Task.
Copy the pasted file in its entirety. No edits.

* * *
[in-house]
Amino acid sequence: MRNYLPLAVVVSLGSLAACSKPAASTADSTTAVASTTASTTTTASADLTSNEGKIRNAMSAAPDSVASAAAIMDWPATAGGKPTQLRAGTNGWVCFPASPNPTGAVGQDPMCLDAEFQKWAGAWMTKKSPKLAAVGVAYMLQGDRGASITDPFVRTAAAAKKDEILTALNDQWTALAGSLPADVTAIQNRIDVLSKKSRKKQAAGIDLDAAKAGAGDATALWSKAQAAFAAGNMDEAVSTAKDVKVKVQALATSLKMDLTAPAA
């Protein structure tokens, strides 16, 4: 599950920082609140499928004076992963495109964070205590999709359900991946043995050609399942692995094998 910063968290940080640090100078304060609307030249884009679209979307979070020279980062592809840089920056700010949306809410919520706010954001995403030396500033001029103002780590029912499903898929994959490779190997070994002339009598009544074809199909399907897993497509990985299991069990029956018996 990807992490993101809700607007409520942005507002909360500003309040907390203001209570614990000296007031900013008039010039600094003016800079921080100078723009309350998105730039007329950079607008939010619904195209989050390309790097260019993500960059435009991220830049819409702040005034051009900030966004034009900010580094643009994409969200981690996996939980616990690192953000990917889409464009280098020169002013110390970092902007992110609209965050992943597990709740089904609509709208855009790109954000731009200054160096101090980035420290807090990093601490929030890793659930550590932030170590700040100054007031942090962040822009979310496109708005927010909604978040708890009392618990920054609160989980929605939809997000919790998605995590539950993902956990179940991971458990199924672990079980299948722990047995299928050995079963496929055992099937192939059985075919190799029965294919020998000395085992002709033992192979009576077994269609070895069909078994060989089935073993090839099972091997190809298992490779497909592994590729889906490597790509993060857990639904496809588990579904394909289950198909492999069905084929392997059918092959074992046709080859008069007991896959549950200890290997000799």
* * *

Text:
[in-house]
Amino acid sequence: MRNYLPLAVVVSLGSLAACSKPAASTADSTTAVASTTASTTTTASADLTSNEGKIRNAMSAAPDSVASAAAIMDWPATAGGKPTQLRAGTNGWVCFPASPNPTGAVGQDPMCLDAEFQKWAGAWMTKKSPKLAAVGVAYMLQGDRGASITDPFVRTAAAAKKDEILTALNDQWTALAGSLPADVTAIQNRIDVLSKKSRKKQAAGIDLDAAKAGAGDATALWSKAQAAFAAGNMDEAVSTAKDVKVKVQALATSLKMDLTAPAA
């Protein structure tokens, strides 16, 4: 599950920082609140499928004076992963495109964070205590999709359900991946043995050609399942692995094998 910063968290940080640090100078304060609307030249884009679209979307979070020279980062592809840089920056700010949306809410919520706010954001995403030396500033001029103002780590029912499903898929994959490779190997070994002339009598009544074809199909399907897993497509990985299991069990029956018996 990807992490993101809700607007409520942005507002909360500003309040907390203001209570614990000296007031900013008039010039600094003016800079921080100078723009309350998105730039007329950079607008939010619904195209989050390309790097260019993500960059435009991220830049819409702040005034051009900030966004034009900010580094643009994409969200981690996996939980616990690192953000990917889409464009280098020169002013110390970092902007992110609209965050992943597990709740089904609509709208855009790109954000731009200054160096101090980035420290807090990093601490929030890793659930550590932030170590700040100054007031942090962040822009979310496109708005927010909604978040708890009392618990920054609160989980929605939809997000919790998605995590539950993902956990179940991971458990199924672990079980299948722990047995299928050995079963496929055992099937192939059985075919190799029965294919020998000395085992002709033992192979009576077994269609070895069909078994060989089935073993090839099972091997190809298992490779497909592994590729889906490597790509993060857990639904496809588990579904394909289950198909492999069905084929392997059918092959074992046709080859008069007991896959549950200890290997000799």